• Post category:2021 / News
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8 February 2021 | By Jan-Hendrik Keet

Microbial communities of fynbos soils have not received as much attention as its aboveground components. This is especially true regarding the impacts of invasive plants on these communities. However, this has recently been explored in a study by Dr Jan-Hendrik Keet (C·I·B postdoc) and Prof Allan Ellis (Botany & Zoology), Prof Cang Hui (C·I·B Core Team Member), Dr Ana Novoa (Czech Academy of Sciences, Czech Republic), and Prof Jaco Le Roux (C·I·B Associate).

Proper ecosystem functioning depends on the activities of soil microbes, such as bacteria and fungi, and is affected by the local plant communities. These tiny organisms have important roles, for example regulating nutrients in the soil by secreting extracellular enzymes. This, in turn, affects the plant communities that grow in these soils, thus creating plant-microbe feedback loops. As such, dense stands of invasive plants (like Australian acacias) are not only expected to change the chemistry of the soil, but also potentially the make-up and functions of soil microbial communities.

To investigate the impacts of invasive acacias on fynbos soil bacterial communities and their functioning, the research team sampled five sites in the Cape Floristic Region (one near Somerset West, three near Stanford, and one near Vermaaklikheid on the Agulhas Plain) that capture a large degree of variation in fynbos soils.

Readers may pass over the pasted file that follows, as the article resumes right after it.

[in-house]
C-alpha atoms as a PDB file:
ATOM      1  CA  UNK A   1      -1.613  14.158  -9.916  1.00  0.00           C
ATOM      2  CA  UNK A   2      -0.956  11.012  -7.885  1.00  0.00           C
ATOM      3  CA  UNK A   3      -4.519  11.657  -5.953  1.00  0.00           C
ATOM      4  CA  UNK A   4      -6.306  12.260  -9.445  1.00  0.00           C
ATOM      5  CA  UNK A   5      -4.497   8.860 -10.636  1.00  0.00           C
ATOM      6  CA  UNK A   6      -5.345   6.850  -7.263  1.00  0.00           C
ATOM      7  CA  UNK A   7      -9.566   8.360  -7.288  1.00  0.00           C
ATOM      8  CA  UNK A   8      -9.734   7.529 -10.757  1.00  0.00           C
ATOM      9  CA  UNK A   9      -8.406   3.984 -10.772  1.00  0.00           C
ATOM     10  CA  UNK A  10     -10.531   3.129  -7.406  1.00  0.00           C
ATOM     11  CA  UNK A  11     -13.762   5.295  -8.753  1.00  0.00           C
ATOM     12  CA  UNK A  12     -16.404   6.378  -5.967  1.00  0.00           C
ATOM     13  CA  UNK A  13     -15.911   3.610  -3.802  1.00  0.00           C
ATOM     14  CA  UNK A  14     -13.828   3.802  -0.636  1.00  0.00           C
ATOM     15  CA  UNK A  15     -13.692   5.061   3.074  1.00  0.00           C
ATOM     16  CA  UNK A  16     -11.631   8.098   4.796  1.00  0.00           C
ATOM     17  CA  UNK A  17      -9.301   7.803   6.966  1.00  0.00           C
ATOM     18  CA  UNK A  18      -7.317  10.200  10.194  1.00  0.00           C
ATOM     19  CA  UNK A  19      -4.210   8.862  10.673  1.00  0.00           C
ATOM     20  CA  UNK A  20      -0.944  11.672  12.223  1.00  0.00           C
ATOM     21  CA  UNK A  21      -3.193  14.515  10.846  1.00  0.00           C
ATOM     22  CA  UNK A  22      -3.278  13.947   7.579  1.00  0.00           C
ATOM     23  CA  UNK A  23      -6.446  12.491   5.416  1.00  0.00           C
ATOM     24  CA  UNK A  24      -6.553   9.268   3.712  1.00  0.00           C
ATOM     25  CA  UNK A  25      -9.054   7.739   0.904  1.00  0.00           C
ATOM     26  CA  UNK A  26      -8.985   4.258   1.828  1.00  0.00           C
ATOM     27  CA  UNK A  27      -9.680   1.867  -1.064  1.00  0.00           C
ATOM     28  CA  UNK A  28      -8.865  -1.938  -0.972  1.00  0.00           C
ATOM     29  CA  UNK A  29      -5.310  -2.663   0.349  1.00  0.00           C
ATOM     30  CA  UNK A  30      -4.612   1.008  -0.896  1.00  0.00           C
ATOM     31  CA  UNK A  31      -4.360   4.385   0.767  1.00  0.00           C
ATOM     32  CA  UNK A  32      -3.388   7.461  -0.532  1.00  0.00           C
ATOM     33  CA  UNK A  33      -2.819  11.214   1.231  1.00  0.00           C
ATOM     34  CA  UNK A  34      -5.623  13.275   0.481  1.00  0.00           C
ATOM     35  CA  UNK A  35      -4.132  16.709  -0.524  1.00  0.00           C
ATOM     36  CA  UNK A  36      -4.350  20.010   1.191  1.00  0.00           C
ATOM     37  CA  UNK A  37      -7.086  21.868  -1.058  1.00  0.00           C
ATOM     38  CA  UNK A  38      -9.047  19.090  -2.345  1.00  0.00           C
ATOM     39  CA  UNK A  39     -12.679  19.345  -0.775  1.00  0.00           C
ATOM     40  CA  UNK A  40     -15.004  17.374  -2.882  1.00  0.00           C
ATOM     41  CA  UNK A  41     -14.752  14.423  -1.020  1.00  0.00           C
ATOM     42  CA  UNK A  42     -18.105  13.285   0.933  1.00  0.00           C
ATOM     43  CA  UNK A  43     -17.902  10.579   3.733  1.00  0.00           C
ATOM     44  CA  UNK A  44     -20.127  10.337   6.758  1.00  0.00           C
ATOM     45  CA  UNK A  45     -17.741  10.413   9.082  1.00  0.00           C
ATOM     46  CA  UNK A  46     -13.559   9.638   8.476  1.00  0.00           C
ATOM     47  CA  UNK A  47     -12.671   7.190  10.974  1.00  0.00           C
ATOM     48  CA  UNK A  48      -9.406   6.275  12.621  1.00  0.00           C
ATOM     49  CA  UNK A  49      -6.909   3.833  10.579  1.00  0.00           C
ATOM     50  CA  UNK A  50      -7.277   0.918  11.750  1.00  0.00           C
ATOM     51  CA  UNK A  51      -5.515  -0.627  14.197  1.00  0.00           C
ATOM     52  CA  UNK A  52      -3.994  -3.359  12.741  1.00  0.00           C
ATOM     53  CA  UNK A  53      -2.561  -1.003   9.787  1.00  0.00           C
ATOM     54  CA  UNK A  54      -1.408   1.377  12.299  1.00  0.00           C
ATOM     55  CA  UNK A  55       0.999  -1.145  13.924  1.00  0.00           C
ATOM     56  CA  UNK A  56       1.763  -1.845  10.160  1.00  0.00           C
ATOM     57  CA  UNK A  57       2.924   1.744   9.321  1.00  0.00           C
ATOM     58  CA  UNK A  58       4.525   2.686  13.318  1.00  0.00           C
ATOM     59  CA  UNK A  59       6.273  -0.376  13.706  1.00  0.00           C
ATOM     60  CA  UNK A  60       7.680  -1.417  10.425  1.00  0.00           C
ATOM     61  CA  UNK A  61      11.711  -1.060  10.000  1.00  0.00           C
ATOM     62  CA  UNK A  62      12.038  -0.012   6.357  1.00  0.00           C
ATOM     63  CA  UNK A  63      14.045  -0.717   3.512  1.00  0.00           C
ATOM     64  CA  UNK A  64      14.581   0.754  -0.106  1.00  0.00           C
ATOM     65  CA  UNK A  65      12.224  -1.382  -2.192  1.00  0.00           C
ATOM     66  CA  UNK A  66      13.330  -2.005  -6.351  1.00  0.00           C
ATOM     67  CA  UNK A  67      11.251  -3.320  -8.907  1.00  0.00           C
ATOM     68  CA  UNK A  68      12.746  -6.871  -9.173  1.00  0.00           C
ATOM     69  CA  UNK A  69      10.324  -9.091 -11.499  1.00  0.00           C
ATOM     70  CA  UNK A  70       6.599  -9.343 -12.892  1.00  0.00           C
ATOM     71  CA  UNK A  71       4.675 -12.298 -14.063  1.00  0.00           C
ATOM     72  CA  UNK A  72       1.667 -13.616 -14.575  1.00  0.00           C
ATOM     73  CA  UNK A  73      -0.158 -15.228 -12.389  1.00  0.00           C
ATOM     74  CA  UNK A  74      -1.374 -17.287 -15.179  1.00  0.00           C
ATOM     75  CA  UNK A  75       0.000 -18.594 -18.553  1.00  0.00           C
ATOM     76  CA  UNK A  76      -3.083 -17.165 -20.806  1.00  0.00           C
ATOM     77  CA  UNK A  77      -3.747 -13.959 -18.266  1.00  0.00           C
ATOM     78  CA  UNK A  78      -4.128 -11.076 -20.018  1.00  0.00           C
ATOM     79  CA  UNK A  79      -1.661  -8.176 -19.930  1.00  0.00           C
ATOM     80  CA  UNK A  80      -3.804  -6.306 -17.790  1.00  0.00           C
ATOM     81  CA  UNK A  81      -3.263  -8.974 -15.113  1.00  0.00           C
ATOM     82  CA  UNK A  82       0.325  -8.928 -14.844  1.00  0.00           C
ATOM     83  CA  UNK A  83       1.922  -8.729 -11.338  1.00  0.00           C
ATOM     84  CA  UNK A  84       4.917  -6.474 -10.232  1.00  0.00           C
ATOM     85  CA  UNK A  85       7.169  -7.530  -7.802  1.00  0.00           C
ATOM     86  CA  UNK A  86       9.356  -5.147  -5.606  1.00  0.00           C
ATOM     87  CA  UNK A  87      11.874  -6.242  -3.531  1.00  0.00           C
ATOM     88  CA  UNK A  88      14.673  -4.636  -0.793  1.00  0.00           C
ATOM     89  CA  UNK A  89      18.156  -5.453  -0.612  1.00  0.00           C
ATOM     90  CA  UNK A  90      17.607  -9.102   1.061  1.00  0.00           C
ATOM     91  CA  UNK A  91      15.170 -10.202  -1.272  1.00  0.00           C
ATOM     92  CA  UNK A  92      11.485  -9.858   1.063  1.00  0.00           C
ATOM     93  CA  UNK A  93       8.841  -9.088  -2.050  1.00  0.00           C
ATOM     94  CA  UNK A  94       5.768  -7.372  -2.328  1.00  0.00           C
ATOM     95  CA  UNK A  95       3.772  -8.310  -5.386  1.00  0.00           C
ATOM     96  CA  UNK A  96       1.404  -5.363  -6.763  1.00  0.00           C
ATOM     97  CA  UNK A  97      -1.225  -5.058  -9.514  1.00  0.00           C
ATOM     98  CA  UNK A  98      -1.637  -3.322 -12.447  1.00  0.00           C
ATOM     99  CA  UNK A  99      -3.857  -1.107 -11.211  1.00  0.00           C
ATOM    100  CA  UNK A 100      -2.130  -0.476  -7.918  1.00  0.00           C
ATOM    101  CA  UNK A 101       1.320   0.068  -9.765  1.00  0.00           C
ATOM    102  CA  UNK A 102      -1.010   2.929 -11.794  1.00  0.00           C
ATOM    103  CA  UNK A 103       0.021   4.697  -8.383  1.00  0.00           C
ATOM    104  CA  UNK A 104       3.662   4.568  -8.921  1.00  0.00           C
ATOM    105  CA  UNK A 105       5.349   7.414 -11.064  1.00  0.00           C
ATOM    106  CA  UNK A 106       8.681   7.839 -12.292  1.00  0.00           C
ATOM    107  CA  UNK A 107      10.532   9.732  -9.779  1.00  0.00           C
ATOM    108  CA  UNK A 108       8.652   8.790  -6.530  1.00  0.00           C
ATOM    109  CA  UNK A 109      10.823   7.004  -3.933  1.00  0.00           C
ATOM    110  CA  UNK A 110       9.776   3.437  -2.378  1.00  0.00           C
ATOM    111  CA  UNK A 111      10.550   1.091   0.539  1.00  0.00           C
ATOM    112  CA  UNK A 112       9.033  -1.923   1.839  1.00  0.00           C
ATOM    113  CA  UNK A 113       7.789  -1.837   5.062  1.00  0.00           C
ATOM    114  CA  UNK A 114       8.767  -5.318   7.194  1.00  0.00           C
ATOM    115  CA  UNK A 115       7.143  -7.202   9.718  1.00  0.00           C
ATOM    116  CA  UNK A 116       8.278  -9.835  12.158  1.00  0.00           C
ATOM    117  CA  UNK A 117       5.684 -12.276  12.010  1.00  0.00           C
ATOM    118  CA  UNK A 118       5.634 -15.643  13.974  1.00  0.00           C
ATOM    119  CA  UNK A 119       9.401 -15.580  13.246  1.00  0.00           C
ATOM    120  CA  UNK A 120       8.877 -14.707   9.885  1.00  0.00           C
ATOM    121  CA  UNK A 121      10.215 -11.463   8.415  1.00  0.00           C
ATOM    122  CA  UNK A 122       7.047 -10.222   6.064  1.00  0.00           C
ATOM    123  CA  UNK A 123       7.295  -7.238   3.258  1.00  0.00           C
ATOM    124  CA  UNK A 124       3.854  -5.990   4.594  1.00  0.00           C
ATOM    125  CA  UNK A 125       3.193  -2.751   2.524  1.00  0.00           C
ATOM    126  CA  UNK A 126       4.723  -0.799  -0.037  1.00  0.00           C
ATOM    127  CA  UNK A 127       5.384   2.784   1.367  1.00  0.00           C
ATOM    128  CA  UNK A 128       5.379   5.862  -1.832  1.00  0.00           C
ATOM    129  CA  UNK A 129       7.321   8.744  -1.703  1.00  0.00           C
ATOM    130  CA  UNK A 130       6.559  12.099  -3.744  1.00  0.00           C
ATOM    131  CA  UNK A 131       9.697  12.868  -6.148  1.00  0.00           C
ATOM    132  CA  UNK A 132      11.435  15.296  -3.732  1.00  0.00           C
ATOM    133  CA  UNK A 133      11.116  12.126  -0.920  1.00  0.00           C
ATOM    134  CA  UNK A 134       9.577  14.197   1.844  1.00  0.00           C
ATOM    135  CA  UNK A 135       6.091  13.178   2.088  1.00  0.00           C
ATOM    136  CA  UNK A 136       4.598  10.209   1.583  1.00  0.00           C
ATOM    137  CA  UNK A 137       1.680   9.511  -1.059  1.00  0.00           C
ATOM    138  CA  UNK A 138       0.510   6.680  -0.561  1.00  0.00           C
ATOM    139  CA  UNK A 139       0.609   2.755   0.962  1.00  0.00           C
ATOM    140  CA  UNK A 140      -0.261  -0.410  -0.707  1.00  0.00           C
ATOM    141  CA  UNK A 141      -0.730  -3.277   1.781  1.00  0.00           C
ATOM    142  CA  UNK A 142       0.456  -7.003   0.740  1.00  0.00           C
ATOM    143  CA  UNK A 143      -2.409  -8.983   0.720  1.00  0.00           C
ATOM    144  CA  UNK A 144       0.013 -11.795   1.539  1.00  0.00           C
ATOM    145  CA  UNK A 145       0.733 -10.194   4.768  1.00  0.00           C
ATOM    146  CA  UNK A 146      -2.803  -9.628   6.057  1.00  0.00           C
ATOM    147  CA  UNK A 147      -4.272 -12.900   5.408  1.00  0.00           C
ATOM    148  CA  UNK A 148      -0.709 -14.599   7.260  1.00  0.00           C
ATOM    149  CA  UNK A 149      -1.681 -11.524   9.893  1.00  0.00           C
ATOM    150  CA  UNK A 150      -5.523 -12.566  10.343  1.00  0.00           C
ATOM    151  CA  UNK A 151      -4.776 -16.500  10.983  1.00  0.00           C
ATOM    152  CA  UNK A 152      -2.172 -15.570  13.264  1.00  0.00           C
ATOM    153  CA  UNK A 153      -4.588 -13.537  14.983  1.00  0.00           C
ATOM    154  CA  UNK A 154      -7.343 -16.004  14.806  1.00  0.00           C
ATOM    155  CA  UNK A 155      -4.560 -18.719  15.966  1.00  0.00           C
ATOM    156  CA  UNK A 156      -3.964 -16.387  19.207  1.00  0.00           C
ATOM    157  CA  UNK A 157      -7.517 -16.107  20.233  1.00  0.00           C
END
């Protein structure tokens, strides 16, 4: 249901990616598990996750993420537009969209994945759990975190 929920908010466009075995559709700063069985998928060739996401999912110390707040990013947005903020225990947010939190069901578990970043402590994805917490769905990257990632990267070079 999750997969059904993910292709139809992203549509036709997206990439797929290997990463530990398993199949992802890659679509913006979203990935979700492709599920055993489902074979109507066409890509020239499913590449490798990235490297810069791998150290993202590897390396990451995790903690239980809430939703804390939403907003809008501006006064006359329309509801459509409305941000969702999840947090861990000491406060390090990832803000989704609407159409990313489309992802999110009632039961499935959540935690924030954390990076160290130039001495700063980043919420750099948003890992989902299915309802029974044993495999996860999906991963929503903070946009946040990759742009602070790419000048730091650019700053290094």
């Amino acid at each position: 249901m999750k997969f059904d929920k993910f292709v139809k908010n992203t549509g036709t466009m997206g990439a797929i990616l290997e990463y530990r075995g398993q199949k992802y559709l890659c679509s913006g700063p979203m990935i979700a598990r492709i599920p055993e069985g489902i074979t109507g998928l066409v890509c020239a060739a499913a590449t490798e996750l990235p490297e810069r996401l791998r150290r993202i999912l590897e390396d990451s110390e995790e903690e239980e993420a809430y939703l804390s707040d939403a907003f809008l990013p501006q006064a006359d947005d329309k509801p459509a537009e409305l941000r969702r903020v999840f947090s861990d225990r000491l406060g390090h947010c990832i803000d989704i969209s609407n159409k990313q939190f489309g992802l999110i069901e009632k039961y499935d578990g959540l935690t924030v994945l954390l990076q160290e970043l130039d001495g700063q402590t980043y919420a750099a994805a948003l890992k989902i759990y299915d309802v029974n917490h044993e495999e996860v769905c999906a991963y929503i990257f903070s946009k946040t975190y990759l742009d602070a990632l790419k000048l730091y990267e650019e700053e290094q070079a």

Rooikrans (Acacia cyclops) was the dominant invader at the site near Vermaaklikheid on the Agulhas Plain, South Africa.
Rooikrans (Acacia cyclops) was the dominant invader at the site near Vermaaklikheid on the Agulhas Plain, South Africa. (Photo: Suzaan Kritzinger-Klopper)

The study showed that acacias change the soil chemistry by increasing the levels of nitrogen-containing compounds, carbon and pH of the soil. Acacias also change the make-up of bacterial communities in the soil, but not the diversity. Finally, the research team discovered that acacias elevate soil phosphatase and urease activity, enzymes that regulate the release of phosphorous and nitrogen, respectively, from organic matter in the soil.

Interestingly, changes in both the chemical properties of the soil and its bacterial community composition under acacia invasion correlated with phosphatase activity. This means that not only do acacias alter soil chemistry and bacterial communities, they also alter soil functionality. But, as is often the case ecosystem interactions, these impacts appear to be specific to local site conditions, and as such the plant-soil feedbacks underlying these impacts remain unclear.

This study provides valuable information on how an essential, but often neglected, component of ecosystems is affected by invasive plants, namely soil microbial communities,” says Dr Keet, lead author of the paper published in Microbial Ecology.

He added that “invasive plants change soil chemistry and the composition of soil microbial communities, and that in turn correlates with elevated soil enzyme activities. The question is now: how long do these changes persist after the invasive plants are removed, and how do such changes impact the re-establishment of native plants, for example during restoration attempts?”

Read the full paper

Keet JH, Ellis AG, Hui C, Novoa A, & Le Roux JJ (2021) Impacts of invasive Australian acacias on soil bacterial community composition, microbial enzymatic activities, and nutrient availability in fynbos soils, Microbial Ecology: https://doi.org/10.1007/s00248-021-01683-1

For more information, contact Jan-Hendrik Keet at jhkeet@hotmail.com